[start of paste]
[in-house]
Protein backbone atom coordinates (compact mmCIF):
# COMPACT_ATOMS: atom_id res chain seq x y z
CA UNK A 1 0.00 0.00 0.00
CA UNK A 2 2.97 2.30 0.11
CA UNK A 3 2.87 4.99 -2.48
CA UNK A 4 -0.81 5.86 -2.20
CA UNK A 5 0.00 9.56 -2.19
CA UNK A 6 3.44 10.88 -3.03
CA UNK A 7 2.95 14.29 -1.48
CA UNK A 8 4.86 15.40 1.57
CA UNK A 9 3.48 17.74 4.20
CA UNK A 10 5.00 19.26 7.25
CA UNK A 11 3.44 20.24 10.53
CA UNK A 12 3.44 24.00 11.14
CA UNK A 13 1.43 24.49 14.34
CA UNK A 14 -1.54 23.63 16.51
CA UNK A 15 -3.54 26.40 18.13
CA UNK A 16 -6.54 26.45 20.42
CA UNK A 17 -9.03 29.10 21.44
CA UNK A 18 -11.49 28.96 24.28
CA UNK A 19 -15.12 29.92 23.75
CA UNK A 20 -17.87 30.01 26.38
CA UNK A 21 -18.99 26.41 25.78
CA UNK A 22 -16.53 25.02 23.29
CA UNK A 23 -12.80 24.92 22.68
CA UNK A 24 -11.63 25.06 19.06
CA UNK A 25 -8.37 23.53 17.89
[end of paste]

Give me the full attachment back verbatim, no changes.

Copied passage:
[in-house]
Protein backbone atom coordinates (compact mmCIF):
# COMPACT_ATOMS: atom_id res chain seq x y z
CA UNK A 1 0.00 0.00 0.00
CA UNK A 2 2.97 2.30 0.11
CA UNK A 3 2.87 4.99 -2.48
CA UNK A 4 -0.81 5.86 -2.20
CA UNK A 5 0.00 9.56 -2.19
CA UNK A 6 3.44 10.88 -3.03
CA UNK A 7 2.95 14.29 -1.48
CA UNK A 8 4.86 15.40 1.57
CA UNK A 9 3.48 17.74 4.20
CA UNK A 10 5.00 19.26 7.25
CA UNK A 11 3.44 20.24 10.53
CA UNK A 12 3.44 24.00 11.14
CA UNK A 13 1.43 24.49 14.34
CA UNK A 14 -1.54 23.63 16.51
CA UNK A 15 -3.54 26.40 18.13
CA UNK A 16 -6.54 26.45 20.42
CA UNK A 17 -9.03 29.10 21.44
CA UNK A 18 -11.49 28.96 24.28
CA UNK A 19 -15.12 29.92 23.75
CA UNK A 20 -17.87 30.01 26.38
CA UNK A 21 -18.99 26.41 25.78
CA UNK A 22 -16.53 25.02 23.29
CA UNK A 23 -12.80 24.92 22.68
CA UNK A 24 -11.63 25.06 19.06
CA UNK A 25 -8.37 23.53 17.89